Oct 12, 2020 • Podcast

How do I engage high-level decision makers without damaging my existing relationships?

Paul shares four ideas when going above or around your existing contacts.

Show Notes:

What is the greater risk, losing a sale, or losing a relationship? “Remember, your job is to sell, not just build relationships.”

“Try asking the buyer for forgiveness, and then asking for their permission.”

“If you have a strong relationship, then ask the buyer why they’re hesitant to introduce you to the ultimate decision-maker.”

Coordinate a high-level schmooze. Have your high-level contact meet with their high-level contact. Those two high-level decision-makers speak the same language. 

If all else fails, offer a new decision for your prospect to make. Recommend a bigger solution that has a greater impact across multiple departments. 

Make it a big day!

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Check out this episode!

How do I engage high-level decision makers without damaging my existing relationships?

(Transcribed from podcast)

On today’s episode, we’re going to talk about how we can get to that ultimate decision maker without offending our lower-level contacts.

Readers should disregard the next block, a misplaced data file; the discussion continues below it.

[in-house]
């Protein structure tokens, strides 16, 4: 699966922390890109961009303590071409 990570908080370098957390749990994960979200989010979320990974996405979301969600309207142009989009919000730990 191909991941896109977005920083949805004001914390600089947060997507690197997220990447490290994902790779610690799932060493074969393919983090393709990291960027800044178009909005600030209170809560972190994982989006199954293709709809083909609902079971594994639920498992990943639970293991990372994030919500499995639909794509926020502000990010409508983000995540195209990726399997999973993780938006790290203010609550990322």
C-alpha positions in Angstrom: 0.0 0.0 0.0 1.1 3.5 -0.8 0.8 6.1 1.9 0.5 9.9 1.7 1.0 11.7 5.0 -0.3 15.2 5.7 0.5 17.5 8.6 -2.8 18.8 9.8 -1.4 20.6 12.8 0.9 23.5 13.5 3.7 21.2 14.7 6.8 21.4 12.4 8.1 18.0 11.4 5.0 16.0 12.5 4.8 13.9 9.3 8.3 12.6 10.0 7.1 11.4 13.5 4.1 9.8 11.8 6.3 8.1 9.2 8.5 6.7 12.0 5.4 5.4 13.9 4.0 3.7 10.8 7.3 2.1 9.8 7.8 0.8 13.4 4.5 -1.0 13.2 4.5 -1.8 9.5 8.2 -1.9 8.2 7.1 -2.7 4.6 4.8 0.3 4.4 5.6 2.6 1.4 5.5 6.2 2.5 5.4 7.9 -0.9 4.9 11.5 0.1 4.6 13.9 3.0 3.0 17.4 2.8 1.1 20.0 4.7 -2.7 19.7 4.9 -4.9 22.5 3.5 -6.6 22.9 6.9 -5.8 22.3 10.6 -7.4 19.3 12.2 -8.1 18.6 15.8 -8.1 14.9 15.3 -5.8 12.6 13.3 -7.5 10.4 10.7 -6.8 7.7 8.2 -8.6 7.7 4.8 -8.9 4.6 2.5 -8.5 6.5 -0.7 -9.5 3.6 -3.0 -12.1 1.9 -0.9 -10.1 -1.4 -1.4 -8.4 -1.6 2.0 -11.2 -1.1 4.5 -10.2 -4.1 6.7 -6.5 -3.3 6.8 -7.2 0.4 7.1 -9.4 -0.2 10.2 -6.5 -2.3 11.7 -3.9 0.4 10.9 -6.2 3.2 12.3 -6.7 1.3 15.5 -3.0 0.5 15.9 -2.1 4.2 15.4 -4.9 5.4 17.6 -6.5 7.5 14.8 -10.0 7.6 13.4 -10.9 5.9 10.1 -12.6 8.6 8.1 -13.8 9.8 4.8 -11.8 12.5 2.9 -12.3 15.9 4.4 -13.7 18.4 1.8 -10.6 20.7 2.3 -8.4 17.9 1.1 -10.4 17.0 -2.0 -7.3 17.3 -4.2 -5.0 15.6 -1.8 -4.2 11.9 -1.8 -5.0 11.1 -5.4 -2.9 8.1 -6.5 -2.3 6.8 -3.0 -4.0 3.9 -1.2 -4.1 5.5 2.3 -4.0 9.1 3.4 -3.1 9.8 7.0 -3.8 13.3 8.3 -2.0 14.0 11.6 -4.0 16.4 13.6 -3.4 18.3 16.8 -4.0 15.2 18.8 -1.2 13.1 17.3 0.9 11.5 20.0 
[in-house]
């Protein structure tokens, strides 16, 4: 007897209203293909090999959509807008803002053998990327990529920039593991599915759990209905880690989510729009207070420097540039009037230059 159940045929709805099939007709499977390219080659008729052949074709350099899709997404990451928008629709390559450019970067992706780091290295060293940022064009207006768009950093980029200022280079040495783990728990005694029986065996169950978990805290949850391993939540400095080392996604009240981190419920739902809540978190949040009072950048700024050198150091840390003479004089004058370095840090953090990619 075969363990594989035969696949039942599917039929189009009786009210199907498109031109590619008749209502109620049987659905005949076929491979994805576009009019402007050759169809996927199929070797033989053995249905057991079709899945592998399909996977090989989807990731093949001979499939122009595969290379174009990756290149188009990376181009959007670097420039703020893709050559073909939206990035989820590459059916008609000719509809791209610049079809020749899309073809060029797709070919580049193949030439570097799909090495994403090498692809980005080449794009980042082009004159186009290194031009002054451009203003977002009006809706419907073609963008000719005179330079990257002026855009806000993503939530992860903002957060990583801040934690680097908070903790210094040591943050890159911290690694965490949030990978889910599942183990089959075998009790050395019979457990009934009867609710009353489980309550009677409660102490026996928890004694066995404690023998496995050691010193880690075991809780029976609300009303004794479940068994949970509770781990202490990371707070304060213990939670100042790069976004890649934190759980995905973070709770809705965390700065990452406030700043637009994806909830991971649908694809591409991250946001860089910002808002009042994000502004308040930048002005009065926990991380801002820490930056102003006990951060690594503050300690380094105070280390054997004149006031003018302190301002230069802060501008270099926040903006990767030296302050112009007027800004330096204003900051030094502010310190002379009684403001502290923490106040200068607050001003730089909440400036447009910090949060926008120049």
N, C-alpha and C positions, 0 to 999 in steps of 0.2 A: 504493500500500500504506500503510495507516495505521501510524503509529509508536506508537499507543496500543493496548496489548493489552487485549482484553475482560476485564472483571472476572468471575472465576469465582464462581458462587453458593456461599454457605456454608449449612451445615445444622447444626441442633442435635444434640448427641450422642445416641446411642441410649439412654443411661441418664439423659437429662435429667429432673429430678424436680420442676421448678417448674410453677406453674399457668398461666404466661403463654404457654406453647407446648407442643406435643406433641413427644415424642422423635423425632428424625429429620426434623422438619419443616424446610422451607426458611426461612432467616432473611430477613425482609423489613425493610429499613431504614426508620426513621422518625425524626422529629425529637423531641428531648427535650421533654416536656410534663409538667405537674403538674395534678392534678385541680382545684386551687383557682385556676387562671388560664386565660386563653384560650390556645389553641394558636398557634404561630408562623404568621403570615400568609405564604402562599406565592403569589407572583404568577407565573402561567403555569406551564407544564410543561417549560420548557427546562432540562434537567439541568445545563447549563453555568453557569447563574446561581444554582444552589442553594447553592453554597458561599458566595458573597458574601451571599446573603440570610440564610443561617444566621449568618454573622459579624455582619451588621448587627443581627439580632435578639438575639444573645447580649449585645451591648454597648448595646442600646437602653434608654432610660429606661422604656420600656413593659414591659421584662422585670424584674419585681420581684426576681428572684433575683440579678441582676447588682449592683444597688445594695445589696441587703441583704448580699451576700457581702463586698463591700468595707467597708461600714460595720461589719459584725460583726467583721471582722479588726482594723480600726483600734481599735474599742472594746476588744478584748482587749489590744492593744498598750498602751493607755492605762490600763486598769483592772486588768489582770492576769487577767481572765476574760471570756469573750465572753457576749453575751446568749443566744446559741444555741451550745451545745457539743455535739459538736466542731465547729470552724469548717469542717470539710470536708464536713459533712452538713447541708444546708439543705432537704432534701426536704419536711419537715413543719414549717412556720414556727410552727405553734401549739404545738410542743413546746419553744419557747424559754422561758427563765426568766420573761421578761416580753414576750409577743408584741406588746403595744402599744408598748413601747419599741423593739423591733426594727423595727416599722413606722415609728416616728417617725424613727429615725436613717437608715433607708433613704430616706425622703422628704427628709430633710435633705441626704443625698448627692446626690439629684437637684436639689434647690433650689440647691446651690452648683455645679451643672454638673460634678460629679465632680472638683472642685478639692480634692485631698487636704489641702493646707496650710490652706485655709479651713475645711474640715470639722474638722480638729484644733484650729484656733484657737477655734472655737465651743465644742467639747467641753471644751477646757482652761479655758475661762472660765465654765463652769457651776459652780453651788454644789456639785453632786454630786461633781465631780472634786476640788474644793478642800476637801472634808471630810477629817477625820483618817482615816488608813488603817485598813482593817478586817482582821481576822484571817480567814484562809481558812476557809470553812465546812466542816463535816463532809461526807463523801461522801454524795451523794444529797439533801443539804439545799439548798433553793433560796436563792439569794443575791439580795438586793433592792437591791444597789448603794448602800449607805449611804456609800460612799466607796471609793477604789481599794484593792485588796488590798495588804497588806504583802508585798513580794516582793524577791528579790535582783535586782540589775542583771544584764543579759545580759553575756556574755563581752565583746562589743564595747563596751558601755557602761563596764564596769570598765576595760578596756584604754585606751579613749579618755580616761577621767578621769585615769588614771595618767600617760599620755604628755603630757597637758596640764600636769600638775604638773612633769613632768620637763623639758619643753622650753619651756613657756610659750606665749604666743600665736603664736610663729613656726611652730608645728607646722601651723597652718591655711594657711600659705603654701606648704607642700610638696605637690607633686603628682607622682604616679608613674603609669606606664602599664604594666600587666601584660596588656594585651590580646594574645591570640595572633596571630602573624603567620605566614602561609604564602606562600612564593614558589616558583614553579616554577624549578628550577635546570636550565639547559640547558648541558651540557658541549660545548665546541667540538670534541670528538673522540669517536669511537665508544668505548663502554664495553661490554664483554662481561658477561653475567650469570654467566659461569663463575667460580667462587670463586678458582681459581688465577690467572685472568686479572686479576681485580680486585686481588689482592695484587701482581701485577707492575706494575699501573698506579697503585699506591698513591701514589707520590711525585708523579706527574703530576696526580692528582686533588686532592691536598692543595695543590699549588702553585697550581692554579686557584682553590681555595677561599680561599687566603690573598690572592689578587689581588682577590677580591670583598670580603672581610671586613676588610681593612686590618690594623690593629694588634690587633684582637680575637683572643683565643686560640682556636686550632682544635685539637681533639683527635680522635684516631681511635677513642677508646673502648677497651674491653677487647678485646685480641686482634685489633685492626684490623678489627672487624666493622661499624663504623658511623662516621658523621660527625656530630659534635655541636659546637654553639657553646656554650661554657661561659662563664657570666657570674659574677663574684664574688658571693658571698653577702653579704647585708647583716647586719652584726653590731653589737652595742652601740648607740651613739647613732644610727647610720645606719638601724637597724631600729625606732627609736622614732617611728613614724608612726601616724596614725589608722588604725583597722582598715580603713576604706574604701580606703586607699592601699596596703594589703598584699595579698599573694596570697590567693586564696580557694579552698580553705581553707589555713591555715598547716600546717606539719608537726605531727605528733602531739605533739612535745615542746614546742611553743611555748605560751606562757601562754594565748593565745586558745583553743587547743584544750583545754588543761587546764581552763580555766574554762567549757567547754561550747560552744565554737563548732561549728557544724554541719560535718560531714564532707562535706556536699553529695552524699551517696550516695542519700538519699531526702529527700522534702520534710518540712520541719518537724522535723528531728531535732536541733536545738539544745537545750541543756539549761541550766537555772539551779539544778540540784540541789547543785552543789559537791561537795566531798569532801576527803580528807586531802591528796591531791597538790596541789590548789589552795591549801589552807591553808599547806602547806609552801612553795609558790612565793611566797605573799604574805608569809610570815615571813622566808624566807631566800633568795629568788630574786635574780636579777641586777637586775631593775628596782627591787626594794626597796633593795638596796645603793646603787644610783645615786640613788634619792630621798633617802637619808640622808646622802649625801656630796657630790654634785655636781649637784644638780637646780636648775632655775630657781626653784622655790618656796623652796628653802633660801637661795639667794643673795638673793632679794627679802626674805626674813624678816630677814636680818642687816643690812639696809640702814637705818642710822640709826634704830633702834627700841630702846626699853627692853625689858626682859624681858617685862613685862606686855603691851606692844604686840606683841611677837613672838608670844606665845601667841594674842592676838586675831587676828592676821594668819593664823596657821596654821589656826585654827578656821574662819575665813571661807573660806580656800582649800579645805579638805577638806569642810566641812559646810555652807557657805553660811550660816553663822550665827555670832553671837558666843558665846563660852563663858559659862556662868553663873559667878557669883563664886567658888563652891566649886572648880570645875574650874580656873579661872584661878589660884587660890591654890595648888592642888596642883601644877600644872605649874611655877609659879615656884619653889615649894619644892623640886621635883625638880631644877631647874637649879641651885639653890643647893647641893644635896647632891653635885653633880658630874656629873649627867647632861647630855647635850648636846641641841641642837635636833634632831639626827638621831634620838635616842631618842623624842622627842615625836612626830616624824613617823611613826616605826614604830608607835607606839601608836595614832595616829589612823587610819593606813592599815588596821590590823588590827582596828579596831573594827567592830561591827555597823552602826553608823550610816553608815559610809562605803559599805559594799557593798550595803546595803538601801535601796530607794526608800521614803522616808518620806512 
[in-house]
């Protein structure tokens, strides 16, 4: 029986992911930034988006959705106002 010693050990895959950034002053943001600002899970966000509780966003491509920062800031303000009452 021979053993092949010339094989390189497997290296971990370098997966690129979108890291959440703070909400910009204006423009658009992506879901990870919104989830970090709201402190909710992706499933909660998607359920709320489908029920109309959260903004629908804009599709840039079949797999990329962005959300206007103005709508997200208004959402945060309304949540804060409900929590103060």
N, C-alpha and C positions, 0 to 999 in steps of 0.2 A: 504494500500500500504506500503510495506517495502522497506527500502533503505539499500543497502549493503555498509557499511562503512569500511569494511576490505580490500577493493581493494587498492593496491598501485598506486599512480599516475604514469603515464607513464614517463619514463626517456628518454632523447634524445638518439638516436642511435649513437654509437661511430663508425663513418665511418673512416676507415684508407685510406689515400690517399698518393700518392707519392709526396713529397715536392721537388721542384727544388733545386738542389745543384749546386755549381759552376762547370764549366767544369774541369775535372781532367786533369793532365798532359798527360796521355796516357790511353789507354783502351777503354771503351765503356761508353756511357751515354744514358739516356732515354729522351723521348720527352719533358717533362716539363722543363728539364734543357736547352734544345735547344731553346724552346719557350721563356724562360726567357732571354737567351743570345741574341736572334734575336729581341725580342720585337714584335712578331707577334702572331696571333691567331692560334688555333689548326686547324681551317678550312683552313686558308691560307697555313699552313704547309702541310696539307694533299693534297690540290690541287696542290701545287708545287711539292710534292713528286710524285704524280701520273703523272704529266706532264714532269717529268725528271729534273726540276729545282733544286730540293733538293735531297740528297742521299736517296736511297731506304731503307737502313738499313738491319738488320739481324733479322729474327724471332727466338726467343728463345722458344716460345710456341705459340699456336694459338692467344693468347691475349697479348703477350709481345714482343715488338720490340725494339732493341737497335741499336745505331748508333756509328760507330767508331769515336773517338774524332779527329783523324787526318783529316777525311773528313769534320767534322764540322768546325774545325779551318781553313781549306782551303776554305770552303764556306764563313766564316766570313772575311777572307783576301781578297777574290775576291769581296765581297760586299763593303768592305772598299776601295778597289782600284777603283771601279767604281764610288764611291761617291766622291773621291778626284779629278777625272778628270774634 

So here’s what happened on a recent virtual training. At the end of our session, a salesperson was asking this question. They said, “Paul, I have my main contact who I’ve been interacting with. Now, when it’s time to push this deal forward, my main contact said that we need to get other people involved. They need higher-level approval. And, although I’ve asked for the meeting, the main contact basically told me, ‘Hey, I’m the one that has to present this to my boss. I’m the one that has to take it. Don’t contact that decision maker.’”

This salesperson is in a tough spot, right? They know that they’re going to need to get in front of that high-level decision maker to make things happen, but their main contact told them not to reach out. And so he’s stuck. He’s blocked from that high-level decision maker. The risk, of course, is if he reaches out to that high-level decision maker, he jeopardizes the relationship that he currently has. So we’re going to answer this question, or address this challenge, rather, in today’s episode.